I started to learn how to hire smart. I brought in a part-time CFO who told me I had to get away from accounting. I hired a part-time controller but didn’t trust him at first, so I had him work on a duplicate system for a year. Since he came on in in 2008—right as the big recession hit—our growth skyrocketed at a rate of 30 to 40 percent each year.
As I’ve learned what my strengths are, I now look at every employee in a different light. Even if all of my 45 workers are great, that doesn’t mean they are in the right position. So I’m not timid about moving them around to roles where their skills are best used.
I’ve had to learn how to delegate—and I’ve gotten very good at it. But I ask that my employees keep me informed. As long as I know what is going on, I’m cool. But when I start to feel disconnected, I get the urge to do the helicopter thing again. For that reason, I always keep my office door open.
Founder and CEO
Busines: VoIP Supply, an online retailer of communications hardware
Strategy: After years of delegation and increasing responsibilities, Sayers promoted from within a president/CFO.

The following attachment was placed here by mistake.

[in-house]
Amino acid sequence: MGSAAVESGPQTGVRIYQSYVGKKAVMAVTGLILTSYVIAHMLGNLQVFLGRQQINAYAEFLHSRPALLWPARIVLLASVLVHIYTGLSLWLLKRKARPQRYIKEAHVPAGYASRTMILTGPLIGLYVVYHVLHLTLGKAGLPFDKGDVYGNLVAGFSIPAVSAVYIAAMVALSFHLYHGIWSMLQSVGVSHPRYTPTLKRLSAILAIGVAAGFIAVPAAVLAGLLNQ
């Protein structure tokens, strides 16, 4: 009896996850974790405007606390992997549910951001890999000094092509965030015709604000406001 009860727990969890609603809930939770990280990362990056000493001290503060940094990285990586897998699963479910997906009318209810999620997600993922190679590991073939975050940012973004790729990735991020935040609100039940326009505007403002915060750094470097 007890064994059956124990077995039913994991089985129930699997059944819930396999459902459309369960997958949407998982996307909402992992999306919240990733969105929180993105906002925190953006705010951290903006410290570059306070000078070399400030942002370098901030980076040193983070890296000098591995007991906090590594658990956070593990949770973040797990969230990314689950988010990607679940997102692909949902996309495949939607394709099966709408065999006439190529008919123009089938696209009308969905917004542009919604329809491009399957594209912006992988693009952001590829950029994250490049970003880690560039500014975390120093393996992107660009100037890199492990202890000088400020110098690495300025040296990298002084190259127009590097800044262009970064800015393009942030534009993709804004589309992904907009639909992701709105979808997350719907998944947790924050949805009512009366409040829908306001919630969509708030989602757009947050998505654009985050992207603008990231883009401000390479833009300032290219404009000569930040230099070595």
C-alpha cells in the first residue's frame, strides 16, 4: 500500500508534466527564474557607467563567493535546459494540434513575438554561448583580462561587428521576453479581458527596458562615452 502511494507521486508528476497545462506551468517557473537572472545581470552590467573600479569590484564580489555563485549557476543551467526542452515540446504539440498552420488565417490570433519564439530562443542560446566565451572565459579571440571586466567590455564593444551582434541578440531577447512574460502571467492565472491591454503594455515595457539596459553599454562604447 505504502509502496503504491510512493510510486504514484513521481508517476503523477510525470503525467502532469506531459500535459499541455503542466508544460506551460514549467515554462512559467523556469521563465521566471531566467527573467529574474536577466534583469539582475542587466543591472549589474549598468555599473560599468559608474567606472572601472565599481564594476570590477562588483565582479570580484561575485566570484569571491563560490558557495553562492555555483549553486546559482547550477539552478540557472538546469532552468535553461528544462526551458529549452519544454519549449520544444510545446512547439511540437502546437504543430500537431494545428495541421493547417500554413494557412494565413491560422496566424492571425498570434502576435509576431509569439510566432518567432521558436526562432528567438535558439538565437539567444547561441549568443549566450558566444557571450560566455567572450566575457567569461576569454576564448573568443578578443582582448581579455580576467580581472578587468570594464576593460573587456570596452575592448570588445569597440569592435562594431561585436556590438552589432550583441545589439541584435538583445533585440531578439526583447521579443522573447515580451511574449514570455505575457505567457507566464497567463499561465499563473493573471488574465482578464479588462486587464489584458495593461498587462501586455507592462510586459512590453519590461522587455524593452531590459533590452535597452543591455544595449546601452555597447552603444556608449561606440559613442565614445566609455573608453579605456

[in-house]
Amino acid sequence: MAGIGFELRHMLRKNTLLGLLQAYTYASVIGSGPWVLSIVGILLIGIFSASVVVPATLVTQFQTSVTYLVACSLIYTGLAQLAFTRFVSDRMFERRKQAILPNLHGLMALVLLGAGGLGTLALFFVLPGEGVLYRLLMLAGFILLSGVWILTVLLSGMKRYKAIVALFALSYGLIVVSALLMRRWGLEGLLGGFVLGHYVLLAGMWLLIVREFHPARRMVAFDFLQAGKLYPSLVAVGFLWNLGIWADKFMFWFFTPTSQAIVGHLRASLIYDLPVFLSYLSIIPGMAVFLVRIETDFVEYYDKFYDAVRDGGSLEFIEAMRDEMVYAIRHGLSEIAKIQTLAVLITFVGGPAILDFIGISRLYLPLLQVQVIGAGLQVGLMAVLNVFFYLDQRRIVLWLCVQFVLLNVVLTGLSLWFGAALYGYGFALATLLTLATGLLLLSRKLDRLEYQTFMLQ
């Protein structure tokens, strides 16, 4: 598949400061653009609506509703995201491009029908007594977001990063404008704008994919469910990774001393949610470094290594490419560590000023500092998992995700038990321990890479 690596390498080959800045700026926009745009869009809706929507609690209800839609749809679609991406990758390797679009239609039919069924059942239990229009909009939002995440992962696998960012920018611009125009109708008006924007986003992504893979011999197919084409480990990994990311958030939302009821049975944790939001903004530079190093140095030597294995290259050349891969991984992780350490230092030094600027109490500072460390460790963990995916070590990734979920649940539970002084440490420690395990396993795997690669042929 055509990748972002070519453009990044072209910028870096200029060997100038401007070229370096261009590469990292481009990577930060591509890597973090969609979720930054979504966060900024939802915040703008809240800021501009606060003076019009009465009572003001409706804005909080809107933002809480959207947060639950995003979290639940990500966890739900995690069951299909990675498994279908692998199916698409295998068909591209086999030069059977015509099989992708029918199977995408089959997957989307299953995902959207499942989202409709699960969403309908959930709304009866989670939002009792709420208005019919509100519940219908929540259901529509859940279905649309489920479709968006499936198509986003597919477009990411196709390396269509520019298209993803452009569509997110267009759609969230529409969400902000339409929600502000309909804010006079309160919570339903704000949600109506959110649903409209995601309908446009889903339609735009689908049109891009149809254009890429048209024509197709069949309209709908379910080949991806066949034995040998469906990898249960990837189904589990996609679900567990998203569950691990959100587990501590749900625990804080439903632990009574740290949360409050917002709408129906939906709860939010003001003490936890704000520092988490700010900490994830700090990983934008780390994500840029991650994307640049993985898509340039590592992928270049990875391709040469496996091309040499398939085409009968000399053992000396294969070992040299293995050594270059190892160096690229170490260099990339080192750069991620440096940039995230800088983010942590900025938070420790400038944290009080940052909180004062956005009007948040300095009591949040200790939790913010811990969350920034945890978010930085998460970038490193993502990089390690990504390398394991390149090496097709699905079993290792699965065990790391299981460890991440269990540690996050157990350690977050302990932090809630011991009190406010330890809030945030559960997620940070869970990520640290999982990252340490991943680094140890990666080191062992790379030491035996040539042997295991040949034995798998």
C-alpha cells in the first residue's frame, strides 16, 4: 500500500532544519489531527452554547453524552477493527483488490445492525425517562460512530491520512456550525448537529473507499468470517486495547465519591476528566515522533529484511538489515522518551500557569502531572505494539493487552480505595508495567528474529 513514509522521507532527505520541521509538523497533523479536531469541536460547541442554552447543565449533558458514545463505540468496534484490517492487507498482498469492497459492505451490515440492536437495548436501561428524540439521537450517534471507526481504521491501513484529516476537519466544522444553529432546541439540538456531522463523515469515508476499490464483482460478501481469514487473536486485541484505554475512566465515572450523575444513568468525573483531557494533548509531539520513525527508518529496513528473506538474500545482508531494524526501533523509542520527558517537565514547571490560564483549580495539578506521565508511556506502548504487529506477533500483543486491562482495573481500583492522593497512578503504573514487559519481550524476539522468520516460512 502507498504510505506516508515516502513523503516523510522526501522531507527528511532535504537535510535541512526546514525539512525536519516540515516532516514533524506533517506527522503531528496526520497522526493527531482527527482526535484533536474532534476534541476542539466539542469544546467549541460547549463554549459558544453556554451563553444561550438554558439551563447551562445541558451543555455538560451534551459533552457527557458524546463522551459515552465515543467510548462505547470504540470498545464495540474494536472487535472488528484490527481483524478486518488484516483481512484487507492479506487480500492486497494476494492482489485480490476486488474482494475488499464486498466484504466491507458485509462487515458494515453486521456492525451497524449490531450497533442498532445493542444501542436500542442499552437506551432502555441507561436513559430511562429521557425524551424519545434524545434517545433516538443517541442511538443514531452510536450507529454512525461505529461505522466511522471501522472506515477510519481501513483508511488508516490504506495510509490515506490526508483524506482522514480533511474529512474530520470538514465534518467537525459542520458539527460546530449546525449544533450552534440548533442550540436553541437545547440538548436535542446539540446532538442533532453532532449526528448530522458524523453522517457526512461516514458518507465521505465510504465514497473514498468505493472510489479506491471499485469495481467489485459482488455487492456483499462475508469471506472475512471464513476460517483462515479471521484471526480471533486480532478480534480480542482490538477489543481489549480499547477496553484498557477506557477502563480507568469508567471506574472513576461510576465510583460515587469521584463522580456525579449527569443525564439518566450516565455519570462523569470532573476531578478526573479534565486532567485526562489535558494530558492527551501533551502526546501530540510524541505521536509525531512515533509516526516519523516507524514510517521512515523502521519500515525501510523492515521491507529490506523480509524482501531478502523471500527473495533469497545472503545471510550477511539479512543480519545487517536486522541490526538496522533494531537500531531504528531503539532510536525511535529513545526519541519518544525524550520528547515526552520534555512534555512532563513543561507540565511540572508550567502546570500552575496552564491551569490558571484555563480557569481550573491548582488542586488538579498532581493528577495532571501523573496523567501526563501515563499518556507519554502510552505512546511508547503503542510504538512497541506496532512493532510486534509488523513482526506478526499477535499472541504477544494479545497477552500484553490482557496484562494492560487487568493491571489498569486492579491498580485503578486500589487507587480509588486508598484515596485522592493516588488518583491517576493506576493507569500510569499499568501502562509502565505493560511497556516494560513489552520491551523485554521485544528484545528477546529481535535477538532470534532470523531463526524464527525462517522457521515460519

Results: The handoff has allowed Sayers to delve into building a complementary business.
I started VoIP Supply in 2002 and hired Paula Griffo as our controller five years later. She did a great job of getting us through the recession. Through those years, she made a lot of very important financial decisions that proved to me she is really competent and keeps the business at heart, as well as our customers and employees.
Throughout these years I’ve learned a lot about myself as an entrepreneur—I now know I’m much more of a startup person than a growth person. I am very good at building a business, but I lose the sense of urgency necessary to maintain growth. I started to see that the company was leaving business on the table because I was focused on daily operations and not landing new deals. Paula is much better in that respect.
Two years ago we started a handoff process to promote Paula to president and CFO. I empowered her to make increasingly important financial decisions, and I asked her to tell me “no” a lot; I tend to be super-optimistic, and she tends to be super-practical.
Thanks to her good sense, we got out of a bad lease, got rid of nearly $1 million in debt and have been profitable for three years in a row. Plus, she’s in a much more visible, leadership-oriented role in which she can be more accountable for direct managing, meeting goals and purchasing decisions—tasks that are not my best. This frees me to concentrate on what I am good at: building new business.
Not long ago I was able to move my workspace from the main floor of our office down to the warehouse, where I can focus on the service business I started a few years ago. We get new hardware customers each day, and they all need service, but were going elsewhere to get it. Our service business was limping along because I was not giving it enough attention. Now I can.